Without a doubt, Fox News’ Bill O’Reilly is one of the most arrogant and egotistical media personalities on television. The guy’s whole show is basically a shrine dedicated to how amazing everything he thinks and says is. While I wouldn’t say he’s more vile than someone like Rush Limbaugh, he’s definitely pretty close. He’s occasionally been known to call out a Republican, but he’s mostly a total and complete hack for the Republican party. He’ll claim that he’s just “telling it how it is” – as long as you agree that his opinion is the standard-bearer for defining “how it is.”
But one thing O’Reilly is known for is some rather controversial remarks about the African-American community. His basic feeling is that “racism” is no longer really an issue, and that black people themselves are mostly responsible for holding themselves back.
Recently the Fox News host experienced quite a lot of criticism when, during an interview with Donald Trump, he asked the leading presidential frontrunner how he was going to employ African-Americans when “many of them are ill-educated and have tattoos on their foreheads.”
Shockingly, O’Reilly didn’t think what he said was racist. He doesn’t comprehend that generalizing one entire race to a very specific, degrading stereotype (especially when all races could actually fit his description) is, in fact, extremely racist.
This triggered a rather unhinged rant on Tuesday night where he basically said that he finds it absurd that people won’t call out black culture and that it’s ignorant to say that he’s a racist for saying very racist things.
“The race hustlers immediately accused me of racism,” O’Reilly said. “And that is why the acute problem of cultural deprivation among under-class children of all colors is never addressed. The smear merchants hammer anyone who does so.”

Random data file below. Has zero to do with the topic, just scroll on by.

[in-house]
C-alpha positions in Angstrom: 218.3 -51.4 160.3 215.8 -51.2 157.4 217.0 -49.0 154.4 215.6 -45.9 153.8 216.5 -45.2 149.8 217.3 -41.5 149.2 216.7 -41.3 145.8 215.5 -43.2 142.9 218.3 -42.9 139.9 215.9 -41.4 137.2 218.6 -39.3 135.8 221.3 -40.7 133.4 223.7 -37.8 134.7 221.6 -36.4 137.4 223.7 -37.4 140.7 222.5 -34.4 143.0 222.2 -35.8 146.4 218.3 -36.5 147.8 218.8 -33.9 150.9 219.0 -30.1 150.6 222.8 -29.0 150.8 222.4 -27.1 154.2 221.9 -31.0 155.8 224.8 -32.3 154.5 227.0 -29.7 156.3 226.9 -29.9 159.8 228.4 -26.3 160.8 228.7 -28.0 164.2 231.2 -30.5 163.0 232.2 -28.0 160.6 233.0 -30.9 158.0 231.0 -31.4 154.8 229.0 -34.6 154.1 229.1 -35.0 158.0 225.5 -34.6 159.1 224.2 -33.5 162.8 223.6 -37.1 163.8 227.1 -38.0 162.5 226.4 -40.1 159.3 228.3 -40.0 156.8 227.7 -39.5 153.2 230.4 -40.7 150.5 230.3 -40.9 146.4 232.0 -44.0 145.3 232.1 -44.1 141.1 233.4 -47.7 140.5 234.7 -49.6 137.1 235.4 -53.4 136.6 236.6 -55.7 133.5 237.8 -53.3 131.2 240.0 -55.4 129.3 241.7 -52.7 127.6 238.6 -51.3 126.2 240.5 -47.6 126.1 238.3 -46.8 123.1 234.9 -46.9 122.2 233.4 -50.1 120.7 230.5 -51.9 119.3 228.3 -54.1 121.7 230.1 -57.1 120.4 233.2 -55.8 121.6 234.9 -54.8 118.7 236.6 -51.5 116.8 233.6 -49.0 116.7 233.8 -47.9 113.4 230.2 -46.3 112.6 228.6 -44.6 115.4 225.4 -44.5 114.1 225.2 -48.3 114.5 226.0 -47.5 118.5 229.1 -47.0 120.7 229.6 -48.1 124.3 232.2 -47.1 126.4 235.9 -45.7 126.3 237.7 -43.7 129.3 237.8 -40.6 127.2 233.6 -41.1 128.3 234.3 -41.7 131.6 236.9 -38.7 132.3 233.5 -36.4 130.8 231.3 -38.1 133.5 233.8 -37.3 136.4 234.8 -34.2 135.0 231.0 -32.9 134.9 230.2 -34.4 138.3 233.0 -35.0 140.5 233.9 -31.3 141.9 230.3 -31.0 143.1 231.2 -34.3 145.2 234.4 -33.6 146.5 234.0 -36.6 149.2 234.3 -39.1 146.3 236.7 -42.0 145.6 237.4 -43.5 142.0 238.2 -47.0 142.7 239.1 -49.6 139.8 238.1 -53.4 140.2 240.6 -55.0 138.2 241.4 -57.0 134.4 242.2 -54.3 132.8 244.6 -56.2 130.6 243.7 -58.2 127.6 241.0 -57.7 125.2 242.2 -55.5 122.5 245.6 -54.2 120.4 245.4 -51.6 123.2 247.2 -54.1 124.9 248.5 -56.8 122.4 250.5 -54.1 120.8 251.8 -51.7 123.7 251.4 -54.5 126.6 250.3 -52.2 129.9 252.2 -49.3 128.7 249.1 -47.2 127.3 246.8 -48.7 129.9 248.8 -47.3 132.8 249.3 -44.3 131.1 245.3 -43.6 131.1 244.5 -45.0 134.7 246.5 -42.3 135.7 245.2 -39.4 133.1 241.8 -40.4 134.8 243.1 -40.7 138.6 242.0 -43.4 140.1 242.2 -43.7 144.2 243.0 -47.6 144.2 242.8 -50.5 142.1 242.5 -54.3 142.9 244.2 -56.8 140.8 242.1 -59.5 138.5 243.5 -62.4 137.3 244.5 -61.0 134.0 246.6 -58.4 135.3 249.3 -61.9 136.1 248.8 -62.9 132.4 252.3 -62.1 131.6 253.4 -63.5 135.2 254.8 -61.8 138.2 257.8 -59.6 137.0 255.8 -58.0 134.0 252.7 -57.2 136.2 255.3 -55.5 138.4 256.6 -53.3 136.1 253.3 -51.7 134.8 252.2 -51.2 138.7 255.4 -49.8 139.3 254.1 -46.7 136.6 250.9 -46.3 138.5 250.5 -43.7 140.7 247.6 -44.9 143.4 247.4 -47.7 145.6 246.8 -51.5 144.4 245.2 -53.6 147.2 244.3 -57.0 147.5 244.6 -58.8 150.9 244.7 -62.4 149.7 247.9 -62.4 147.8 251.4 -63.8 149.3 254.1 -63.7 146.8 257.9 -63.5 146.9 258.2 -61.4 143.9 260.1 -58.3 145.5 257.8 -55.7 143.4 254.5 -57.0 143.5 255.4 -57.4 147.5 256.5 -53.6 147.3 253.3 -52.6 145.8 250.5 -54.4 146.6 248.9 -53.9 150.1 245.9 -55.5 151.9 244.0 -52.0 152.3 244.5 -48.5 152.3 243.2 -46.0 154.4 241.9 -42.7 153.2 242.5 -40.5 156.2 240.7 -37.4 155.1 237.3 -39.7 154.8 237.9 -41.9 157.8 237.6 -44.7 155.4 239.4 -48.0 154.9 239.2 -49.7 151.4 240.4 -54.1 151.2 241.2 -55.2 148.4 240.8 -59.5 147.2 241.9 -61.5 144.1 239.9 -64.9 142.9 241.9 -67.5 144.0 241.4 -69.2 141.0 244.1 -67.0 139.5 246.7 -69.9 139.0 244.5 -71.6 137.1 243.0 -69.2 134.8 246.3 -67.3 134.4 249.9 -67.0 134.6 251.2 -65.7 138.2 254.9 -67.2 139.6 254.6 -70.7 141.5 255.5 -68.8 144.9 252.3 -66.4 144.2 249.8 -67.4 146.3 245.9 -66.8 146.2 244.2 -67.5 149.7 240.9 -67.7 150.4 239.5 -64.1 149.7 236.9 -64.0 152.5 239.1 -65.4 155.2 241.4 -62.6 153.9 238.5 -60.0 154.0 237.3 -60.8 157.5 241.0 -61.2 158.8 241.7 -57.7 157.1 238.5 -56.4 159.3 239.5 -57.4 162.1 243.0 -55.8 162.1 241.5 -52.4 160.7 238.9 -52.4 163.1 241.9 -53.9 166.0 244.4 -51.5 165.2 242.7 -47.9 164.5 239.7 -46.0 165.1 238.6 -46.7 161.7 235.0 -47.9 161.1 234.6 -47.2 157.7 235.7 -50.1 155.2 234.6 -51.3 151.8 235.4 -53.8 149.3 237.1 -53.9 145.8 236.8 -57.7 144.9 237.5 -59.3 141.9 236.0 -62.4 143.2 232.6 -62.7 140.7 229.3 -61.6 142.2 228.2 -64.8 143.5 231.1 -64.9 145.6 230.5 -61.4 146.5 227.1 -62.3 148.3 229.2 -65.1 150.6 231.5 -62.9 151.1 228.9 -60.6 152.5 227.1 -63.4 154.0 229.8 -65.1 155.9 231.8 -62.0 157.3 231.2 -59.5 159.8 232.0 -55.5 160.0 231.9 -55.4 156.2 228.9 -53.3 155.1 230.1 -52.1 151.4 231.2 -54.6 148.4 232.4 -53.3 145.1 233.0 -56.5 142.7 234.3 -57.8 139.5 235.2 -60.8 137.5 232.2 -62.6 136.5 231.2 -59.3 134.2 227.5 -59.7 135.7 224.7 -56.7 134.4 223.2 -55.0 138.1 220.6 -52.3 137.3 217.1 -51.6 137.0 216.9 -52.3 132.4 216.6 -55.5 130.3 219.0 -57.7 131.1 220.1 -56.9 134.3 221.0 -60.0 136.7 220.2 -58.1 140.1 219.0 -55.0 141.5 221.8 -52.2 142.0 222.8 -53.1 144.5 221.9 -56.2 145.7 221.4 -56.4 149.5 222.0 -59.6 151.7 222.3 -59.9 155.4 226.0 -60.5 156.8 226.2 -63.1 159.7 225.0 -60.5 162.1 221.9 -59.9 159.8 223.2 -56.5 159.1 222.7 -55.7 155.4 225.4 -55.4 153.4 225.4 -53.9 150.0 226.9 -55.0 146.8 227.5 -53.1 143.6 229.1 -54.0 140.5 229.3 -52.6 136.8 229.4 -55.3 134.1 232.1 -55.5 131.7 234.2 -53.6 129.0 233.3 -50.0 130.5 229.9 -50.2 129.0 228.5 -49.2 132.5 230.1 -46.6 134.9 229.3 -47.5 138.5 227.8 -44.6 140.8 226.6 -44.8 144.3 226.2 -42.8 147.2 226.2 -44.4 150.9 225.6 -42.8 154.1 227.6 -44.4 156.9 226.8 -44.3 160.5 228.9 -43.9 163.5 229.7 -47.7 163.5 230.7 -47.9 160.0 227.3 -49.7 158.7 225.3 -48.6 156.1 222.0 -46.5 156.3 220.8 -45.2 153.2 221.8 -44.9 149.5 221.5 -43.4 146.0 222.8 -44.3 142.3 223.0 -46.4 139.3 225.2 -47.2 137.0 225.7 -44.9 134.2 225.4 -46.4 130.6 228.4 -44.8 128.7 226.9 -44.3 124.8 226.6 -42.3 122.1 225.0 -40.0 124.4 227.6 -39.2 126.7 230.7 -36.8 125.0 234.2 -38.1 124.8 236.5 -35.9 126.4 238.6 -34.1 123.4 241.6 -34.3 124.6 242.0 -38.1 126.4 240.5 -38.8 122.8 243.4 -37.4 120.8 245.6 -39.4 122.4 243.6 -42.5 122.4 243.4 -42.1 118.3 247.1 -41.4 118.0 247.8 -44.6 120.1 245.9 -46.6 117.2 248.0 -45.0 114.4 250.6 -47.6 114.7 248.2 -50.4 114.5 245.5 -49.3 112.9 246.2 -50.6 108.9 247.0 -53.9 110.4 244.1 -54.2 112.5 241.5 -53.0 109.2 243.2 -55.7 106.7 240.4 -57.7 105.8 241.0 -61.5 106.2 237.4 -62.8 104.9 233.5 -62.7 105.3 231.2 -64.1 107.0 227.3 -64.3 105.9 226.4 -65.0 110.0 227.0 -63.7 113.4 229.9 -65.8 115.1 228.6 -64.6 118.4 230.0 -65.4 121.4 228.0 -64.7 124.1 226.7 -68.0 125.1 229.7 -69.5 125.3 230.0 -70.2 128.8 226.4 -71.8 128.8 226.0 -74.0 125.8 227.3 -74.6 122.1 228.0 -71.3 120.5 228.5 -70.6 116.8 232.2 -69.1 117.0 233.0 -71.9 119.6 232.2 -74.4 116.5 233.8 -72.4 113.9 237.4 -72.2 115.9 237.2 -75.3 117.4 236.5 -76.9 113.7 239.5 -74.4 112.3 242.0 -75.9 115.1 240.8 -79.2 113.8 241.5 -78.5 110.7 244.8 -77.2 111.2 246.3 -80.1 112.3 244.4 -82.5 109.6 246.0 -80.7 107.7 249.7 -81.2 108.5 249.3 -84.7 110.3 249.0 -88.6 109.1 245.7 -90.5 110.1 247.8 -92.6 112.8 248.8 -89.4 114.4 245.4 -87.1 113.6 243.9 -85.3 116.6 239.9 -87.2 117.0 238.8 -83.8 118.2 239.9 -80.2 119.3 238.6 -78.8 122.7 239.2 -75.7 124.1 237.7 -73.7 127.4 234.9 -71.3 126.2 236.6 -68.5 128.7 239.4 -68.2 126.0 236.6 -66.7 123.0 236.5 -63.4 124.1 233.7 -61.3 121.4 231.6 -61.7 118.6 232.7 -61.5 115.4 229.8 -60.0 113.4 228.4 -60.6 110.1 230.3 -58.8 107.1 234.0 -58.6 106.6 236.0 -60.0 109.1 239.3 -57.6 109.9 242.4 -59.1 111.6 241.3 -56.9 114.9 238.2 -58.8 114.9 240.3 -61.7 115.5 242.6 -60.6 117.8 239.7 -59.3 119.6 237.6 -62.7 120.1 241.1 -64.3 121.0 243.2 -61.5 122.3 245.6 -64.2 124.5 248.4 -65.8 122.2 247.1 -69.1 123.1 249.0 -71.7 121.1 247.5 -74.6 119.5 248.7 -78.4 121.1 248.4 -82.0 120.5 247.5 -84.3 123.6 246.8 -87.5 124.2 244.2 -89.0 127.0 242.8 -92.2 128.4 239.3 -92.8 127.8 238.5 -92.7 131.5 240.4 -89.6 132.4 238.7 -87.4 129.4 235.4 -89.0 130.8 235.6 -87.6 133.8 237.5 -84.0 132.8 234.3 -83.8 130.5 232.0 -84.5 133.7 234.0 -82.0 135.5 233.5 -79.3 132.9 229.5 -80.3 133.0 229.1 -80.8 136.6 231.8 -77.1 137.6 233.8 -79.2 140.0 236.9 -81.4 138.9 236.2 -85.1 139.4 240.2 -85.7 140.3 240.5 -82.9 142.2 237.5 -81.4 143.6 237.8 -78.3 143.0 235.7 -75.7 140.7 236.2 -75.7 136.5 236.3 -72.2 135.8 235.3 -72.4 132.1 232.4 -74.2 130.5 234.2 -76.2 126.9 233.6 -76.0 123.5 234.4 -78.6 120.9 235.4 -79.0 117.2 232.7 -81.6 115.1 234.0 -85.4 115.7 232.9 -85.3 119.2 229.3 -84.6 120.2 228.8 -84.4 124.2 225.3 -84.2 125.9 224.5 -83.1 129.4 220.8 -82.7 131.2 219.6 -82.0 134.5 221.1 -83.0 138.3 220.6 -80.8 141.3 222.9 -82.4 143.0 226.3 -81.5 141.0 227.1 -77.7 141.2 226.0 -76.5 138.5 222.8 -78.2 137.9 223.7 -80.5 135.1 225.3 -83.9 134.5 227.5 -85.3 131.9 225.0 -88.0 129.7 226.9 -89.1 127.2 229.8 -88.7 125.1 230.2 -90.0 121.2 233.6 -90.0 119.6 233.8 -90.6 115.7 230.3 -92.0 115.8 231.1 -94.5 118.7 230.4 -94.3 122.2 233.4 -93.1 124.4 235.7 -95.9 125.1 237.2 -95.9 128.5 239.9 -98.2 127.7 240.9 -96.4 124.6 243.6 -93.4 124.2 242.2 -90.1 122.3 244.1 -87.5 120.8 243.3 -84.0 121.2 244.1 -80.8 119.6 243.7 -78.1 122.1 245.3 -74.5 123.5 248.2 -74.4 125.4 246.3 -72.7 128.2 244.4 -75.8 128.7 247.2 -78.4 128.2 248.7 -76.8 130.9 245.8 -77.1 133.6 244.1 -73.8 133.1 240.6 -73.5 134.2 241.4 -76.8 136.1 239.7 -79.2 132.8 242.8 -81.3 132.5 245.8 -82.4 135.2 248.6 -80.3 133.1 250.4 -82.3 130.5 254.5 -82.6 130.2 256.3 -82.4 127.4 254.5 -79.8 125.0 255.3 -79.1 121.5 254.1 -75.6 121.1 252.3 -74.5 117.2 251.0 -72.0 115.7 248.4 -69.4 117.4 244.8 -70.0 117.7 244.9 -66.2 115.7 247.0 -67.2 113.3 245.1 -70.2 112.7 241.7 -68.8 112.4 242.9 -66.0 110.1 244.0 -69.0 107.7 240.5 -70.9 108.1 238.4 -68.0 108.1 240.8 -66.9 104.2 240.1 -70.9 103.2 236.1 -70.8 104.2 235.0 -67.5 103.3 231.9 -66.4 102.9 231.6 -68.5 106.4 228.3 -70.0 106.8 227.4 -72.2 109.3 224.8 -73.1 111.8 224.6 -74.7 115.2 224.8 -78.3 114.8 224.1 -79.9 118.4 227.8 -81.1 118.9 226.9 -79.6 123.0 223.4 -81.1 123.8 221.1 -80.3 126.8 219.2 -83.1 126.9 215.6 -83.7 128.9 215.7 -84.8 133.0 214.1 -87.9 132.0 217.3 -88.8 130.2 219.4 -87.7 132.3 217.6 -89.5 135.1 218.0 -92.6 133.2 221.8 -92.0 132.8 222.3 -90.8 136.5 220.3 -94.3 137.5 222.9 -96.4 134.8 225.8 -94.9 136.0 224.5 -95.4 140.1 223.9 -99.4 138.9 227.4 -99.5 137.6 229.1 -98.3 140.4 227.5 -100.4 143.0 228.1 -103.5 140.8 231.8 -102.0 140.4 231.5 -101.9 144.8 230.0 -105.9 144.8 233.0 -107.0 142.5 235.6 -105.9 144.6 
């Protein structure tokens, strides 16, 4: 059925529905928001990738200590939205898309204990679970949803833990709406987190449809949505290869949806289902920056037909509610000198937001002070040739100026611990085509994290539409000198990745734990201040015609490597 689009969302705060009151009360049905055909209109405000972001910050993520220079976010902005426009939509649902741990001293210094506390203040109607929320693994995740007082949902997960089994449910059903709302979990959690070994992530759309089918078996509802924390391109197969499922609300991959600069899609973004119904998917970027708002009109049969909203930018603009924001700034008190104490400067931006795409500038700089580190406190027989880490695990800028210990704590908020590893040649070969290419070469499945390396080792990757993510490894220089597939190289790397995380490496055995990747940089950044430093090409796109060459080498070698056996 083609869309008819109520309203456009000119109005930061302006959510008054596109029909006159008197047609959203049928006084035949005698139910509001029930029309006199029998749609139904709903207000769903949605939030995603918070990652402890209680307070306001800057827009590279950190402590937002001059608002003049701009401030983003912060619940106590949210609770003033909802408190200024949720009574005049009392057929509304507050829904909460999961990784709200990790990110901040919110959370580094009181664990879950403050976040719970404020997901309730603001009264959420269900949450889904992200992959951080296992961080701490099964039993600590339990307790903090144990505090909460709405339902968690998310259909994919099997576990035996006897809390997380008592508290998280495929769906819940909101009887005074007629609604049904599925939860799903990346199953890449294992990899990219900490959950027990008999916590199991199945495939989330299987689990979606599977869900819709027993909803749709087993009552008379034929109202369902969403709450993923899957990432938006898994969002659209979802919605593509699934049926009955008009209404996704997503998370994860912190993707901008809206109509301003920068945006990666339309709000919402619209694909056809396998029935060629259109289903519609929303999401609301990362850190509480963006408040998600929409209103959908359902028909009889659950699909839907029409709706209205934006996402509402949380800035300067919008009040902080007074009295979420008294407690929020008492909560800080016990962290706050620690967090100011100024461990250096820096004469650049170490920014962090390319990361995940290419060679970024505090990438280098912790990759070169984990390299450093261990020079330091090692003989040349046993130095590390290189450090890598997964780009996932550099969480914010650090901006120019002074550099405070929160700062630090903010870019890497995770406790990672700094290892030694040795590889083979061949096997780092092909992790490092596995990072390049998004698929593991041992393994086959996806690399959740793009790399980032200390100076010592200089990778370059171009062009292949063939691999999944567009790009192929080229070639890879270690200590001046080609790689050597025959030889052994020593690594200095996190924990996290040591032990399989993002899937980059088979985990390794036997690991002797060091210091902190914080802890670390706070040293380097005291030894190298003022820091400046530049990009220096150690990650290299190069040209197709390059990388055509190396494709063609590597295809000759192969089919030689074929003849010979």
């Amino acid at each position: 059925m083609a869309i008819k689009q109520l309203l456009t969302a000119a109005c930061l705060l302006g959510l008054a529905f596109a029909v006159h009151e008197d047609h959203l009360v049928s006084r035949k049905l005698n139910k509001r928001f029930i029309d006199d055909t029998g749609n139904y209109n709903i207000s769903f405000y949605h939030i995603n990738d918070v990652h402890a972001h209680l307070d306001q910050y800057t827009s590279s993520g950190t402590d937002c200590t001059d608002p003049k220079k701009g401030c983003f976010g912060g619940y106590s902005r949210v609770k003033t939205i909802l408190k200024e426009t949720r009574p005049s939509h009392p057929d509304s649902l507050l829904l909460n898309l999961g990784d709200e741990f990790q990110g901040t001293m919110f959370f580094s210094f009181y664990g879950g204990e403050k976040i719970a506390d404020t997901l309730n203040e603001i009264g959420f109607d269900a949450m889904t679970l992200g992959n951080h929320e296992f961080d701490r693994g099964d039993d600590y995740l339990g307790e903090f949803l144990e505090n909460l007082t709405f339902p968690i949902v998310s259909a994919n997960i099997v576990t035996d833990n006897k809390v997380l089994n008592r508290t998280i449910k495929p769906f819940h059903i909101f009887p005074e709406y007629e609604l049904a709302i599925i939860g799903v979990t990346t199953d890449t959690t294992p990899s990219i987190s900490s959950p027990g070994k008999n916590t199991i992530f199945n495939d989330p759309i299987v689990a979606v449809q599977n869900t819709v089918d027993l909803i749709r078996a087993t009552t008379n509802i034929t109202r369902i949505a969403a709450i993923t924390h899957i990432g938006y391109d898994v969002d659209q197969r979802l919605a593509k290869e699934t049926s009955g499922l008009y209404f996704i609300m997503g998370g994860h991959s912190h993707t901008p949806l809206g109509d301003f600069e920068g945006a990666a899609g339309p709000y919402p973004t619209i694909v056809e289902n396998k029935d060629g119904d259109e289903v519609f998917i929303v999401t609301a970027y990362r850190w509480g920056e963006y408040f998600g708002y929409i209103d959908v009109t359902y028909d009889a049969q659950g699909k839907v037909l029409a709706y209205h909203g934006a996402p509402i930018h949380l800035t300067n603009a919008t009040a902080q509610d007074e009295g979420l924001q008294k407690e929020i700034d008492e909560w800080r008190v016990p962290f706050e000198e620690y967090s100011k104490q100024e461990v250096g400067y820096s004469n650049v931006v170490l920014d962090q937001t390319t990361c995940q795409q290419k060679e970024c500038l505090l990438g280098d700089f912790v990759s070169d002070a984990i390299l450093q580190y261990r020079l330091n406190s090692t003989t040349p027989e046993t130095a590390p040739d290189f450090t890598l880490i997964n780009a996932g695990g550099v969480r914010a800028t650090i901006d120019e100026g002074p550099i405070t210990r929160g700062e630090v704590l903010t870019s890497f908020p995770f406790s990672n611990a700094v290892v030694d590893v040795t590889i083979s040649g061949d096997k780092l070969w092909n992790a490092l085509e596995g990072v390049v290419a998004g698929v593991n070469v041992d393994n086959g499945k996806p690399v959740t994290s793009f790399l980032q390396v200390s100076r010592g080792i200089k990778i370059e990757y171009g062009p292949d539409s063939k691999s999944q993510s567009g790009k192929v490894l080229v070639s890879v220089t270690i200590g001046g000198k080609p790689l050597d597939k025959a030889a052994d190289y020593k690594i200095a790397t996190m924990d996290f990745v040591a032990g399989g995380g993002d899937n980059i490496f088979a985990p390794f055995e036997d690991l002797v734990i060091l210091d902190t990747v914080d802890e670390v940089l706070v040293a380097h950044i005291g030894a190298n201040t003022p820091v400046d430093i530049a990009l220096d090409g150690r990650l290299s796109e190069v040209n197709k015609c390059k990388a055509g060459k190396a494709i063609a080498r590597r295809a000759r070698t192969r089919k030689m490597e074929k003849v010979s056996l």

According to O’Reilly, if you’re someone who thinks generalizing African-Americans as “ill-educated” with “tattoos on their foreheads” is racist, you’re nothing but a smear merchant and a race hustler.
He also went on to say that the only path to success is the “conventional road” and anyone who charts a different course will fail. Then he mumbled his usual rhetoric about personal responsibility and motivation.
So, not only are African-Americans “ill-educated” with “tattoos on their forehead,” but apparently anyone who isn’t successful just isn’t motivated or driven enough to take personal responsibility for themselves or their families.
You hear that… the millions of Americans working full-time jobs who still rely on government assistance to help them survive? It’s time you people “take personal responsibility” for yourselves and get motivated to work. Clearly your lack of success is entirely based upon your work ethic, not the fact that, for many people in this country, the deck is stacked against them from the moment they’re born.
I can tell you, as someone who grew up dirt poor, my path in life has been much more difficult than someone who was born into a well-off family where much of their life was handed to them on a silver platter. I don’t want anyone to feel sorry for me, but I’ve always found it ludicrous that there are people who really feel that everyone in this country is born equally and with the same opportunities.
Anyone who really believes that is living in a fantasy land.
I would encourage everyone to take a few minutes and check out the whole rant. You can tell by his tone and body language that he really doesn’t get how ignorant he is about racism in this country – especially structural racism.
Then again, Bill O’Reilly has based a good part of his career on showcasing what a fabulously successful ignorant jackass sounds like.
Watch his comments below via Fox News:
Latest posts by Allen Clifton (see all)
- Former British PM Rips ‘Dangerous’ Trump, Mocks Him for Needing Russia’s Help to Get Elected - December 13, 2017
- The 5 Biggest Losers From the Embarrassing Roy Moore Debacle in Alabama - December 13, 2017
- Roy Moore Lost, but That Doesn’t Absolve Republicans From Supporting a Child Molester - December 13, 2017